Something happened a few years back with fashion in Iceland. Maybe it was part of the creative tsunami following the economic collapse or maybe it was the result of all of the art attention that Iceland has been getting over the years. For whatever reason, studios suddenly started popping up all around and Icelanders were bombarded with headlines about fashion designers making it big at all those fashion extravaganzas around the globe. Suddenly we had a vibrant fashion scene.
But the scene was rowdy and untamed. Rather than boasting collections, designers were item driven and their main platform was on the sidelines at a music festival or an addition to some other happening. What I’m getting at is that it never had a home. And being an orphan results in a lack of roots and a lack of discipline. It was in dire need of a place to call home.
BIRTH OF A REALM
In 2009, a group of five fashion aficionados sat down family-style to discuss a mission: to create a fashion week-like event in Reykjavík. And so the Reykjavík Fashion Festival was born. The festival’s director Þórey Eva describes its birth as a result of mixed feelings about how Icelandic fashion was being represented and branded abroad. “To most industry people, it was simply put unacceptable,” she explains.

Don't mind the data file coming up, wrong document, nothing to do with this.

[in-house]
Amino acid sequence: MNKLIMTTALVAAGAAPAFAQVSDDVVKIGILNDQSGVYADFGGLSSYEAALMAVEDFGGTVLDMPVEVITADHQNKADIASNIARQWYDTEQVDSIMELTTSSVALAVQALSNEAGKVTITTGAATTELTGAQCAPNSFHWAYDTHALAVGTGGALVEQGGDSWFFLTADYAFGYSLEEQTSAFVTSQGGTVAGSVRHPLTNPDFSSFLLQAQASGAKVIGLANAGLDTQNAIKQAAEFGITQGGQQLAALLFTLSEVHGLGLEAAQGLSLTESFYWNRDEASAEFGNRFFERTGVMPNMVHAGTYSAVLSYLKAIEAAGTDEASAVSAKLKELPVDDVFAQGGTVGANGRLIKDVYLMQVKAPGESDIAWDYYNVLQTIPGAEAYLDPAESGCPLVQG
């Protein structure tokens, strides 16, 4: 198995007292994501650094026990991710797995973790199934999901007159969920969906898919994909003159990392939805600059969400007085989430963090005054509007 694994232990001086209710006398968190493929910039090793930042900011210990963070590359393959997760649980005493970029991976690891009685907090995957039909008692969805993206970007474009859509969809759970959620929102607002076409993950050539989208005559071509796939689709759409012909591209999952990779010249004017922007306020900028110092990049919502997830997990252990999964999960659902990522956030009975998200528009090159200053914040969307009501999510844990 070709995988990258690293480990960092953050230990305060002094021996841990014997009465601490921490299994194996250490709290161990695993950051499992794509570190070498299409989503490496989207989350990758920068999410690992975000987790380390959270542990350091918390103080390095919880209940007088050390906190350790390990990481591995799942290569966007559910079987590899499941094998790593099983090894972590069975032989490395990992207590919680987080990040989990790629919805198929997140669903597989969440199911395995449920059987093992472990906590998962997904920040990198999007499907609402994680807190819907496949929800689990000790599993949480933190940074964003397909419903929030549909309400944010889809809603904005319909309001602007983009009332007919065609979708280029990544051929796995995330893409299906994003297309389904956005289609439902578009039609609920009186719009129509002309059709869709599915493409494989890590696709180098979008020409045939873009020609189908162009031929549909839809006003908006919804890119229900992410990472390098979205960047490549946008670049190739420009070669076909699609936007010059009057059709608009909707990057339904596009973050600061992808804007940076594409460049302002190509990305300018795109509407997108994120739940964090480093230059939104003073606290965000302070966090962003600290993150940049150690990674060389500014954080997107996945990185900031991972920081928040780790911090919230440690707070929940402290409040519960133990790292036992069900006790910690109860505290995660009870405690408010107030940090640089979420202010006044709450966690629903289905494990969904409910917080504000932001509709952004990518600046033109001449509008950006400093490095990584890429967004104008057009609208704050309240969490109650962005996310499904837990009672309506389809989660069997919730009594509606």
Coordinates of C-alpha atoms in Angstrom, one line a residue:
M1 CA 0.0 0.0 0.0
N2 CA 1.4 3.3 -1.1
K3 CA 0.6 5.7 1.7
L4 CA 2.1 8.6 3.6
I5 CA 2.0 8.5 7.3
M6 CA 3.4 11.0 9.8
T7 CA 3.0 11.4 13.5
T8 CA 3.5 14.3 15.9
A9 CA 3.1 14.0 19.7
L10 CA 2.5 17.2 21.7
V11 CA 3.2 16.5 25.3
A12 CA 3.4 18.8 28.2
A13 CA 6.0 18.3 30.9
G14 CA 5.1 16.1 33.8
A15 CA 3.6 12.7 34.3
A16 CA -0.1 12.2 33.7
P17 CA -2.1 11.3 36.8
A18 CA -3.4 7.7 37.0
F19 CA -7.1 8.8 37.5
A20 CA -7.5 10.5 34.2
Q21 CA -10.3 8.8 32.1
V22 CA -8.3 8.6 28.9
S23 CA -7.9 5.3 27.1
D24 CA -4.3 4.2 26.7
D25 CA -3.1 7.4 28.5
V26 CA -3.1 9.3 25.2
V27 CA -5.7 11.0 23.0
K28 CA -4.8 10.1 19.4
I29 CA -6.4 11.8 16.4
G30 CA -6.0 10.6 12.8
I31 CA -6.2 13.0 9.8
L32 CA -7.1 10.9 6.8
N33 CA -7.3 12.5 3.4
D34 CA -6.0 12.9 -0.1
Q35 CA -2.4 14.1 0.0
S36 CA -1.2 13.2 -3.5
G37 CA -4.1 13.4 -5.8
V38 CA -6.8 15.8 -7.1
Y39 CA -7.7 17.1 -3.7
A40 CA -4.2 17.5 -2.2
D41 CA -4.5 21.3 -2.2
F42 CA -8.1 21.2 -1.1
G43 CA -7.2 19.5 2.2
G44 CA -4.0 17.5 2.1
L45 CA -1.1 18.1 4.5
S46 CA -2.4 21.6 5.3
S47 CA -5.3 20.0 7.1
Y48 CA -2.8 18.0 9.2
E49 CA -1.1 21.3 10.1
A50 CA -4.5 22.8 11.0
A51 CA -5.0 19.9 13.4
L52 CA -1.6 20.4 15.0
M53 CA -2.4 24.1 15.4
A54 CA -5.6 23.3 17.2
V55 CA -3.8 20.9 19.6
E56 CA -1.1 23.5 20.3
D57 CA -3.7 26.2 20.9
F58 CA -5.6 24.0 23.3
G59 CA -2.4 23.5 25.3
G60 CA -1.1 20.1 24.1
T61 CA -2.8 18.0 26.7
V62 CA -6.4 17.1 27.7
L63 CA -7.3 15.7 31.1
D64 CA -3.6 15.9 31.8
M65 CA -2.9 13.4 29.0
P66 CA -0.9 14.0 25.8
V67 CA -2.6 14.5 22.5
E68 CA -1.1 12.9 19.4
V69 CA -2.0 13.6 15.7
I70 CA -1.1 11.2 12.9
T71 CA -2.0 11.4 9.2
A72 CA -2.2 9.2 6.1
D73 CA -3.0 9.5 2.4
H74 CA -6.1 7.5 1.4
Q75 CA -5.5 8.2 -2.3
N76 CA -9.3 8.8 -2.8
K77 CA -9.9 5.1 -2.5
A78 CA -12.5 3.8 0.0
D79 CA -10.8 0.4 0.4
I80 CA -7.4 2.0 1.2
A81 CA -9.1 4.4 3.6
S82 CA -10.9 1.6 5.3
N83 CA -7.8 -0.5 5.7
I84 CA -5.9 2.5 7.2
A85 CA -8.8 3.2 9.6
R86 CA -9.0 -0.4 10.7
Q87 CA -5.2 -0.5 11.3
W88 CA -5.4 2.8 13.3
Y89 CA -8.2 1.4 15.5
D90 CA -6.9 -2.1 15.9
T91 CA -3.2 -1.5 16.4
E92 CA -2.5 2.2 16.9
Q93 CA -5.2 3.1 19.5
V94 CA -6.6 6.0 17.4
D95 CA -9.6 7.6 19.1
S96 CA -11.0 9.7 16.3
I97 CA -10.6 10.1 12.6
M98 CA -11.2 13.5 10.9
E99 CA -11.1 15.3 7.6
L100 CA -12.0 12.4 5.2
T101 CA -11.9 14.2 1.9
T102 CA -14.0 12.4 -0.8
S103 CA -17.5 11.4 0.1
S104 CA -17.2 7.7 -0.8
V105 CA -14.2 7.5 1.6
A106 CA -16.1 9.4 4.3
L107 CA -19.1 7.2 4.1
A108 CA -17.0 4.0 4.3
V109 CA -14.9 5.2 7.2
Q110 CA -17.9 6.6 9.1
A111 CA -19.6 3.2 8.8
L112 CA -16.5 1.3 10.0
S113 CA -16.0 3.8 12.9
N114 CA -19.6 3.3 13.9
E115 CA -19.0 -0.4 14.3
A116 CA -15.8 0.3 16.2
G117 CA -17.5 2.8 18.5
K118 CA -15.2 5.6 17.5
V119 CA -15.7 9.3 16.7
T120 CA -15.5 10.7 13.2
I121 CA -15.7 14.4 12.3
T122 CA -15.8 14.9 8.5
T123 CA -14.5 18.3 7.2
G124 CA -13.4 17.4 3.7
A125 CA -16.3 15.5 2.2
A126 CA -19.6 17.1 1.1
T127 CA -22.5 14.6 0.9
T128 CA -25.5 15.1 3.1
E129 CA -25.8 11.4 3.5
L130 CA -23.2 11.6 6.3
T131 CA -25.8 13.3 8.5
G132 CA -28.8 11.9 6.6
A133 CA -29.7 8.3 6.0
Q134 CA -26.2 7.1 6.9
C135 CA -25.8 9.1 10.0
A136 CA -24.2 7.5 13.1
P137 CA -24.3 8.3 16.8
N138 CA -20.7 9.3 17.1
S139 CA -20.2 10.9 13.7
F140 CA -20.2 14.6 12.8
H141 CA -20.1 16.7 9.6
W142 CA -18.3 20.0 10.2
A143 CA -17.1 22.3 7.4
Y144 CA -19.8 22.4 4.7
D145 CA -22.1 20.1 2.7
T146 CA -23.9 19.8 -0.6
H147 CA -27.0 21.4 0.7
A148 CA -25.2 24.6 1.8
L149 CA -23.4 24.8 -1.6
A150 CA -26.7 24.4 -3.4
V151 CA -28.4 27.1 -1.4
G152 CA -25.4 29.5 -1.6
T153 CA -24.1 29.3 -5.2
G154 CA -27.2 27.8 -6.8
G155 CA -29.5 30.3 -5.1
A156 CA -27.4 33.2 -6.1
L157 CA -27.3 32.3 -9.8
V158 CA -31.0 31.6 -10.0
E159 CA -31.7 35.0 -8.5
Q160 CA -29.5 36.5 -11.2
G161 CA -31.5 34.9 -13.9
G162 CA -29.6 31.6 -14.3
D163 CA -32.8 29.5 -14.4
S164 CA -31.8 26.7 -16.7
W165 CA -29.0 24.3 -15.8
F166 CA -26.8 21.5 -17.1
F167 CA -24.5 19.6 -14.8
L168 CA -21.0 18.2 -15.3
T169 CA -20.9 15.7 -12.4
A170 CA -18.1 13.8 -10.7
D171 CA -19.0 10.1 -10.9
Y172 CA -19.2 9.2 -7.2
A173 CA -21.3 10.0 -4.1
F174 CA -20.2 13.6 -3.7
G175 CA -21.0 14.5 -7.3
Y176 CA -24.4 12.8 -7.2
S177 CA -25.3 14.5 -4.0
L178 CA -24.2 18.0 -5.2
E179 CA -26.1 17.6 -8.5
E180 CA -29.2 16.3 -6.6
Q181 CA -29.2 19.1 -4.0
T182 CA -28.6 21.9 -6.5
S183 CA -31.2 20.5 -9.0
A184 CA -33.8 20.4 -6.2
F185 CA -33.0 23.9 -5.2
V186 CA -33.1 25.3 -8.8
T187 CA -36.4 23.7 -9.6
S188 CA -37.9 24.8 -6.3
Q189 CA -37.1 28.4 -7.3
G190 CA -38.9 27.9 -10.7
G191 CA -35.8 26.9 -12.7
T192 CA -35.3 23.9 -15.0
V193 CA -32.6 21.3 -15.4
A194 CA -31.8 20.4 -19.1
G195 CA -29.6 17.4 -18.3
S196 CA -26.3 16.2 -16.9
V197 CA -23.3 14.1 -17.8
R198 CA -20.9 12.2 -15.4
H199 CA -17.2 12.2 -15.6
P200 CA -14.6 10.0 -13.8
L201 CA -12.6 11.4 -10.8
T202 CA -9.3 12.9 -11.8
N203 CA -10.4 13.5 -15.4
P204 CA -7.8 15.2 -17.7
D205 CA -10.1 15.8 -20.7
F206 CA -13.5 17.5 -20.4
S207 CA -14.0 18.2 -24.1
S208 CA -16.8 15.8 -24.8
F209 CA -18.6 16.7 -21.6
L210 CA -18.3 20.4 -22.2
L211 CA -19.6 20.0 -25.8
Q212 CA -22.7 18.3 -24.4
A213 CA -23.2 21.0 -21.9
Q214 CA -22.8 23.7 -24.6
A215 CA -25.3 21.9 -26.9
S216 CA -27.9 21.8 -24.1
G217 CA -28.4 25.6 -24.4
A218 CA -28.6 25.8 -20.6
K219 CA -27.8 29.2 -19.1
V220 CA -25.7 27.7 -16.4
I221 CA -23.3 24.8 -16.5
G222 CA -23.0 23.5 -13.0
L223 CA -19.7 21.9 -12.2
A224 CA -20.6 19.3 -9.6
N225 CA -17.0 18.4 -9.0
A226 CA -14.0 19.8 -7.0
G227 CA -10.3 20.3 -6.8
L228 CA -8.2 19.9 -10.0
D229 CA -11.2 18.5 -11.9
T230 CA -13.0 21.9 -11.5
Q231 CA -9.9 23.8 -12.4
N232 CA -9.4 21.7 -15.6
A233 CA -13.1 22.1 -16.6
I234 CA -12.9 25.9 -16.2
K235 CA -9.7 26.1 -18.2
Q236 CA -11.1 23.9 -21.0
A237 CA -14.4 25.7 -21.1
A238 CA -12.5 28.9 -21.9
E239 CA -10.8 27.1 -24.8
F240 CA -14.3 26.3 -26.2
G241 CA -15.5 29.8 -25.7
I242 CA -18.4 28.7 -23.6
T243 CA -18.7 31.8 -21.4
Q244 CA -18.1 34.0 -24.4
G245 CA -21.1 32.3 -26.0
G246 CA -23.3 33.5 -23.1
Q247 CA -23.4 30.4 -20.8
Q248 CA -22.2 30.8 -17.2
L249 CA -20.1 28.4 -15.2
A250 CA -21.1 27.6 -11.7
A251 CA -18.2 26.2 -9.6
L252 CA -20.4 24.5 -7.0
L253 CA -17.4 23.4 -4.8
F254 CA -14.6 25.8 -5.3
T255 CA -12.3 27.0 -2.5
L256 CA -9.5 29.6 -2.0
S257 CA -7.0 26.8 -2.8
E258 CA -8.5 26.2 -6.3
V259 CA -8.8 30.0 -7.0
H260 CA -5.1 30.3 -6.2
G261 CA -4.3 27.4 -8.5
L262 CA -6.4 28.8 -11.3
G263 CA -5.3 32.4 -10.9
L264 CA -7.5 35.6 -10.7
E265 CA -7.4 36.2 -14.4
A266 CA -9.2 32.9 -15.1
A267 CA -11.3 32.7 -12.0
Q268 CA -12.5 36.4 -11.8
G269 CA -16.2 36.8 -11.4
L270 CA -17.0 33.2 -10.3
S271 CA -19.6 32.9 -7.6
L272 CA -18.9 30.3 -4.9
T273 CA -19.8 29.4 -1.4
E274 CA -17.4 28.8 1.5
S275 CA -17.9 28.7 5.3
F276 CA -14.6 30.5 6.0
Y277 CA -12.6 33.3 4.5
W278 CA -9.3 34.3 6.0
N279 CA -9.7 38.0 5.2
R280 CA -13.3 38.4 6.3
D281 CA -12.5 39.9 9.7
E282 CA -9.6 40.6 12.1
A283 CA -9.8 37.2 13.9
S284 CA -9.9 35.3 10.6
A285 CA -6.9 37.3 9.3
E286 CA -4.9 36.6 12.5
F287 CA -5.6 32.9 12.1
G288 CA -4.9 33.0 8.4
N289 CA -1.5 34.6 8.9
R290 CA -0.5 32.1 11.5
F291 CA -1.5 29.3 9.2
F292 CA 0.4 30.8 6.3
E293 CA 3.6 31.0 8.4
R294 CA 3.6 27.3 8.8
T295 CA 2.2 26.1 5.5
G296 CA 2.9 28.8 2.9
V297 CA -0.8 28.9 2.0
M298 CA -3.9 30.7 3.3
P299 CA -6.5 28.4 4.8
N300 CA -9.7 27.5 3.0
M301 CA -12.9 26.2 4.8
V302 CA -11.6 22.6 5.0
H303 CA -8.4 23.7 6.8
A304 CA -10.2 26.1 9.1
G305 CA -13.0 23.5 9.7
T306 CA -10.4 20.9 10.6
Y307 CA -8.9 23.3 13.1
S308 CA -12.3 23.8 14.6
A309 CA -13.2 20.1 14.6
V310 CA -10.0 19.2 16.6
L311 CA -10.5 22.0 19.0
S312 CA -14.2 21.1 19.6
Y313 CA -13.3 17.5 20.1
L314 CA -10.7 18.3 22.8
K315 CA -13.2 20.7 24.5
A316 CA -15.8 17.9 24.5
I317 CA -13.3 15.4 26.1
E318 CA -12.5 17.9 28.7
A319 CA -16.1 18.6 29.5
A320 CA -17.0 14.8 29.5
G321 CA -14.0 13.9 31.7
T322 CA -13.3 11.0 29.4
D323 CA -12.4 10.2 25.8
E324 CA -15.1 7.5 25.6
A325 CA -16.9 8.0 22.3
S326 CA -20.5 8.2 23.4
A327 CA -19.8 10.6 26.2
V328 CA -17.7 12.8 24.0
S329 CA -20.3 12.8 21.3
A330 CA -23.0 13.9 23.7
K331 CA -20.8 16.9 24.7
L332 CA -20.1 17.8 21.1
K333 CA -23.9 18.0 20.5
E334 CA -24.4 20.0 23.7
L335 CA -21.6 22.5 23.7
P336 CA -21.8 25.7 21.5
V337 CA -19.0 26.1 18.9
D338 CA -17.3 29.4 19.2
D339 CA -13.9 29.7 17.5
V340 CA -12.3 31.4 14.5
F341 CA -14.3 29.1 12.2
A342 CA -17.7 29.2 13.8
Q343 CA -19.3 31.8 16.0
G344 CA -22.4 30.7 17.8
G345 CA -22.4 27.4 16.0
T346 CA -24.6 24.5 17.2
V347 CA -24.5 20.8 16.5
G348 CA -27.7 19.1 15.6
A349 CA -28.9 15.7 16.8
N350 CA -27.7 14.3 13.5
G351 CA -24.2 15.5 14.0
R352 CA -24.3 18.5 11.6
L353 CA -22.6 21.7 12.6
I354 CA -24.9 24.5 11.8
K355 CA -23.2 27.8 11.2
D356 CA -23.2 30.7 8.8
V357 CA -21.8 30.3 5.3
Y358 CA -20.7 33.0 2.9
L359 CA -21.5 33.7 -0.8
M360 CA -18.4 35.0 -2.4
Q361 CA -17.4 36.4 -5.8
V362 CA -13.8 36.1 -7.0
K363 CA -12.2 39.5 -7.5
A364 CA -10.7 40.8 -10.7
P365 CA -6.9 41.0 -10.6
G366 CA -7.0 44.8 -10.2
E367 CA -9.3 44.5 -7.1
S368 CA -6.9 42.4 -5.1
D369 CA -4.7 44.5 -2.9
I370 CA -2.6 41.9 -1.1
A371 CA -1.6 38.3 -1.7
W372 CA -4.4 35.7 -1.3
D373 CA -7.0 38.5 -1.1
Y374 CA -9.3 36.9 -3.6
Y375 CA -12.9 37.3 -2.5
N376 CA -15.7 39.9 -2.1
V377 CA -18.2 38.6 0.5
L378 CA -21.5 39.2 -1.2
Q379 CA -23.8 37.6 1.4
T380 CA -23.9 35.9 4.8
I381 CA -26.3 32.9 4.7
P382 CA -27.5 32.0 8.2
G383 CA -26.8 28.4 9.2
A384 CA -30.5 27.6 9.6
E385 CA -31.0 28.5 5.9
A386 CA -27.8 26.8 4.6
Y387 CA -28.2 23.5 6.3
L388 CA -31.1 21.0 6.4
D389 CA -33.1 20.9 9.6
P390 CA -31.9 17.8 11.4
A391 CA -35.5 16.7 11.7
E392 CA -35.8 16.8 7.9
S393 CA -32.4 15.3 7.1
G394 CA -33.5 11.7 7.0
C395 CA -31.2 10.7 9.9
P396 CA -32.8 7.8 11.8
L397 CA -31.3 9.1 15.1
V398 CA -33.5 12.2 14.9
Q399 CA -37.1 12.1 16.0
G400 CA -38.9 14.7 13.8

But it’s one thing to create a fashion festival and another thing to actually execute it. Iceland’s fashion gang wasn’t used to preparing a collection and creating a brand. Or at least not to the extent required for this kind of show. “It’s been a constant learning process; we are learning by doing,” Þórey says. “A fashion festival is kind of like making a movie if you will, it’s a collective process. Everything has to come together—the clothes, hair & make up, models, music and set design.”
CELEBRATING ITS FOURTH EDITION
This year’s edition will be the biggest one yet in terms of attendance, welcoming several highly esteemed foreign journalists including photographer Roxanne Lowit. Her posers have ranged from Salvador Dalí to Scarlett Johansson so the models skittering on the catwalk will certainly be in good company if they cross Roxanne’s lens.